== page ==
Isn't this all unwieldy when actually, y'know, adventuring?

Yes, it is. Fighting while holding two sacks full of dragon's gold is not really going to end well. Or begin well, really. When combat looms, the traditional response (here, tradition referring to the grognardiest RPGers who have been playing this logistics-heavy way for decades and still are) is just as simple: drop your sacks and maybe even your pack to reduce your personal encumbrance, and then have at them with sword, bow, and spell.

Then, pray you don't have to run away — or if you do, you have a chance to snatch your treasure and gear back up!

A pack animal makes this easier yet: drop their lead when combat looms, and advance far enough forward that the melee doesn't come near the animal and spook them. (Though, tracking down a spooked animal with all your loot and gear on it can be an interesting adventure all its own, and lead you to places you might otherwise have never found!)

Better yet, hire a handler to hold your animal's lead while you, their master, engages the enemy in combat. Obviously you have to pay them, but the convenience of knowing your animal isn't going to run off unattended is worth paying for. Of course, that's assuming that they're loyal henchmen, but that's why you pay well, maintain a good reputation, get to know them at a personal level, and learn leadership skills that inspire people to be loyal followers rather than double-dealing traitors.

Plus, the risks and rewards of having and handling hirelings adds another social dimension to the game, which adds interest to play, and provides for another direction for complications and opportunities to arrive and convolve your gameplay. The more ingredients going into a roleplaying situation, the more engaging and emergent the situations that result. Just like a straying pack animal can lead to adventure, so can friendship and friction with a servant. But how the mundane can convolve play situations into deeply-engaging adventure is itself a whole other subject...

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    \$\begingroup\$ Kudos for adding in the stuff about "this is how D&D was played back in the day." Although it seems contradictory to the stuff I said in my answer, it's very true that older D&D featured logistics prominently; Fighters get keeps and war bands in AD&D, after all. \$\endgroup\$ – Lucas Leblanc Oct 24 '14 at 16:18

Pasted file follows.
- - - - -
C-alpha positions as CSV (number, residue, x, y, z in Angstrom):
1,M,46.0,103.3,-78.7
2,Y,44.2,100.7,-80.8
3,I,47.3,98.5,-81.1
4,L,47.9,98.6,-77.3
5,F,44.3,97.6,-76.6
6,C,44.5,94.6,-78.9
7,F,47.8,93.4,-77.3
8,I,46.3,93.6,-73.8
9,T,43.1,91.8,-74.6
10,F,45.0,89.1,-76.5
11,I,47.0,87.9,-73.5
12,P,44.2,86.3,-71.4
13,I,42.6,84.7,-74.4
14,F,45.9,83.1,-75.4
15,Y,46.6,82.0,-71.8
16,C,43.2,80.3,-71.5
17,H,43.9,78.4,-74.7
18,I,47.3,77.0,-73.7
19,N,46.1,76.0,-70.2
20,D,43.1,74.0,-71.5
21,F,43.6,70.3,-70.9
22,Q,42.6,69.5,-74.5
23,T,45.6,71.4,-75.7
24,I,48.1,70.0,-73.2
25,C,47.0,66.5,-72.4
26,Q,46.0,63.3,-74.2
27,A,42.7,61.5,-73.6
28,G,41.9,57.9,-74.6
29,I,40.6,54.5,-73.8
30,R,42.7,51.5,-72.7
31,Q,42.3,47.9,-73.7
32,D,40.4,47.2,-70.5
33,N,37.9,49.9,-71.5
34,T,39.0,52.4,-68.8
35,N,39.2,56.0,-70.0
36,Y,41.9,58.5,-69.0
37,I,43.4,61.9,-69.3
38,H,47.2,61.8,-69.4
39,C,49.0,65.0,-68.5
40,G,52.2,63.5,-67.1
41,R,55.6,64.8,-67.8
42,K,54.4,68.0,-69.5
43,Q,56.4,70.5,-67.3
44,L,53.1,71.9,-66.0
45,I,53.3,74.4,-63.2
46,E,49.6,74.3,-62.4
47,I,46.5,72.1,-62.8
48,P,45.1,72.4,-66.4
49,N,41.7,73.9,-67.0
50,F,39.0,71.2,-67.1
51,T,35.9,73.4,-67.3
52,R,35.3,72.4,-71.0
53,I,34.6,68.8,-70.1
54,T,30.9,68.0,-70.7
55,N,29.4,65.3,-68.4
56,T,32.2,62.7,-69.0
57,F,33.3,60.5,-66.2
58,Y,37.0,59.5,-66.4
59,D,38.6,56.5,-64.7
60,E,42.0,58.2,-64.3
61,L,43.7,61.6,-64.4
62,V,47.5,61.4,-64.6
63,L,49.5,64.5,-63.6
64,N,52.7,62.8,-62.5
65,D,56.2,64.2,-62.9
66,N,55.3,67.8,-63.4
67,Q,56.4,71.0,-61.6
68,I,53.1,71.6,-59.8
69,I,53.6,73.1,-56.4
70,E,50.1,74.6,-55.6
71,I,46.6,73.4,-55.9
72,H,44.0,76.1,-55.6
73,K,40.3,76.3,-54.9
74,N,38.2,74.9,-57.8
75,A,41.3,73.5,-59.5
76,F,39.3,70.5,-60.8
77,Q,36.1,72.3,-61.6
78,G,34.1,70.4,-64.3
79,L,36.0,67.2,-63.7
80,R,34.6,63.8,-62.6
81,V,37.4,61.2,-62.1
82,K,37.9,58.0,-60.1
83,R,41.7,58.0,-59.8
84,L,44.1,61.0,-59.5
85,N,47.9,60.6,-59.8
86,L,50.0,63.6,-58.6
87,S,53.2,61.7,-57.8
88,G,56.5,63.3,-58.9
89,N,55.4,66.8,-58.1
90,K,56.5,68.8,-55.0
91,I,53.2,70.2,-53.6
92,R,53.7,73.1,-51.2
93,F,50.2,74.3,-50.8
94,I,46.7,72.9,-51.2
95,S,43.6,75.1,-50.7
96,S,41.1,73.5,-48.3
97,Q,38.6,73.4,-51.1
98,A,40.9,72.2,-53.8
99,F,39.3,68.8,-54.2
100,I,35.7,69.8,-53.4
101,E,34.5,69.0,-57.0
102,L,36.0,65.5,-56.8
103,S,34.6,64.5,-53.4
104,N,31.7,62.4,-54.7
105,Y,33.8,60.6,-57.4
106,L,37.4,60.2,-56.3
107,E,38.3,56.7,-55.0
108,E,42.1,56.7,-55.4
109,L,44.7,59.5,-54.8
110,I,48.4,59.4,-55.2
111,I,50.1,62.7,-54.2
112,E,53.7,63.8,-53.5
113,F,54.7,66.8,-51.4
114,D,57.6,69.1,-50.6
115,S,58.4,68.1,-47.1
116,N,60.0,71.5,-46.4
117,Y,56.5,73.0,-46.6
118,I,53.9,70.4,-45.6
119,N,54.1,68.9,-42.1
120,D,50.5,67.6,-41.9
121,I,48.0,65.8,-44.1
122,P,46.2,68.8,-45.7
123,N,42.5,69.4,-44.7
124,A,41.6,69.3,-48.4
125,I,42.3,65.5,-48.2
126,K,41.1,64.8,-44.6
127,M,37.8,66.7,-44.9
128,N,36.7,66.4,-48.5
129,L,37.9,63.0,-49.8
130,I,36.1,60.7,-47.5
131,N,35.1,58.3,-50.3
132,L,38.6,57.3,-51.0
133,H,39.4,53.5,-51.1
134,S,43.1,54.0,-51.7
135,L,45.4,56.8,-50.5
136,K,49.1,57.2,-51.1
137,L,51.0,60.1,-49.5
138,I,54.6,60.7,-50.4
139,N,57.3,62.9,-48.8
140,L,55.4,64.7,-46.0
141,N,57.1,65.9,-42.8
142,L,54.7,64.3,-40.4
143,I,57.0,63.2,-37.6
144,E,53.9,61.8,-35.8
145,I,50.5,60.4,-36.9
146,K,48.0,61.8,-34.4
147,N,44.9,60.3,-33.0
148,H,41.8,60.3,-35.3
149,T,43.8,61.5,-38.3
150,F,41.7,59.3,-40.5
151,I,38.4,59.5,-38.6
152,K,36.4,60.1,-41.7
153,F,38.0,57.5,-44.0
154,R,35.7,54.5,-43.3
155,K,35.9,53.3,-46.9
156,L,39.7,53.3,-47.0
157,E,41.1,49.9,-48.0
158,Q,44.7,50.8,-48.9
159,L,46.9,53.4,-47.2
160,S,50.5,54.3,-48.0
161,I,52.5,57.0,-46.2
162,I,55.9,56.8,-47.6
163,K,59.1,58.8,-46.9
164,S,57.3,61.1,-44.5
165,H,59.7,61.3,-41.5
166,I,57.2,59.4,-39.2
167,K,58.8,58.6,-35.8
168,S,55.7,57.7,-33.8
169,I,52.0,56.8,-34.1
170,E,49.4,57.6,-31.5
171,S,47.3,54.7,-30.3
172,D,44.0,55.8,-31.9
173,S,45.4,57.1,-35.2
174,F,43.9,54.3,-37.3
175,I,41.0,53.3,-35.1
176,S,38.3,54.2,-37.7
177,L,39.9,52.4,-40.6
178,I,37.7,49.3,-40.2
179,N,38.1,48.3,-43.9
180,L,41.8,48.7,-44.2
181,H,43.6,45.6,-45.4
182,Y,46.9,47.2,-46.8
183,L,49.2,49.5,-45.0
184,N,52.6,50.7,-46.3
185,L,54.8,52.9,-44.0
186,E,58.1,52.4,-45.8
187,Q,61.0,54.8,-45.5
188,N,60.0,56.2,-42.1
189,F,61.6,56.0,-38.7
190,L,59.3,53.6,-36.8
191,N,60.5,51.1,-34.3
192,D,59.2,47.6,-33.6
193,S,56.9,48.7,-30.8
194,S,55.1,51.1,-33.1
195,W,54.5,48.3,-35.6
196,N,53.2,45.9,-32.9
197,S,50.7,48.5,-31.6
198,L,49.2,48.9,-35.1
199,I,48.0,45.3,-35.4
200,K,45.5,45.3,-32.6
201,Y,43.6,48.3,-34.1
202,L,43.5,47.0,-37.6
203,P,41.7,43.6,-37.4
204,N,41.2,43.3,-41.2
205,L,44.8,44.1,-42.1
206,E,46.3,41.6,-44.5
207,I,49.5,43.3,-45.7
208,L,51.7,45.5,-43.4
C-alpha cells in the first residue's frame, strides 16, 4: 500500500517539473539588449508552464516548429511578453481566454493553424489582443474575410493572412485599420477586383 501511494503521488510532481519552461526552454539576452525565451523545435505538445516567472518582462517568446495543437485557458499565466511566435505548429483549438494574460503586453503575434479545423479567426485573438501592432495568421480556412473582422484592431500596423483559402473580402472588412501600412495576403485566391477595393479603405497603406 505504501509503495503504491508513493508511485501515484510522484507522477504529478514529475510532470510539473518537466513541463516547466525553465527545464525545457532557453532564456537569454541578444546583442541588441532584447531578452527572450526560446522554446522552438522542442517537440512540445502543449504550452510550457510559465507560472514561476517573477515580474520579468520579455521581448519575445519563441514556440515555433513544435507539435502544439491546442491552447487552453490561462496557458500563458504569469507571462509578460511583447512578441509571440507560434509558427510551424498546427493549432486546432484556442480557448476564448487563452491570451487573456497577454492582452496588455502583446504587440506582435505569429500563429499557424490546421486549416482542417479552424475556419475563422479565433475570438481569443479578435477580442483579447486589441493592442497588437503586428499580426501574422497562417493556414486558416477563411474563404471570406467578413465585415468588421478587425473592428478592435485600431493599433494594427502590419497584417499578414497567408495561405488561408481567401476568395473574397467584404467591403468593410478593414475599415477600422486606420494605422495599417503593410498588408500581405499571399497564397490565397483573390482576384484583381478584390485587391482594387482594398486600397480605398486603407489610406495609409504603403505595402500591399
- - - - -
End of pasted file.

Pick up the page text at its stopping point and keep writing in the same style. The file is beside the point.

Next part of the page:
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    \$\begingroup\$ Portable holes are, and always were, enormous (10 cubic feet is a lot of space). Once you have reached a level where you have one, you can carry vast amounts of stuff around. Of course finding it when you need it may take a while since you end up with a hole full of junk, but that may not worry some. \$\endgroup\$ – Francis Davey Oct 25 '14 at 8:26
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    \$\begingroup\$ Back in AD&D's "original" grayhawk campaign, Tenser developed the "floating disk" spell just because he hated leaving even a copper behind. \$\endgroup\$ – Mindwin Oct 8 '17 at 13:17
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Throughout history Infantry units have carried their full kit on their backs into battle.

US Army Infantry

Any Infantry unit that is not mechanized (read: rides around in a vehicle) will deploy from a forward base and can and will do patrols and missions requiring them to be in the field for extended duration. When this occurs literally everything goes in a big ruck and they carry it. The rucks are dropped upon enemy contact (soldiers go prone, then throw of their rucks). If an ambush bags will be pooled in an out of sight location before soldiers setup for the attack.

I'm giving you this background to highlight that walking around with a lot of weight on your back is not ridiculous for an adventurer. They simply would not keep it on in combat as it would be too restrictive and tiring, but if they are properly conditioned they should have no issues carrying it throughout the day.

Strange shaped gear and gear that needs to be accessed quickly should be stowed outside their backpacks.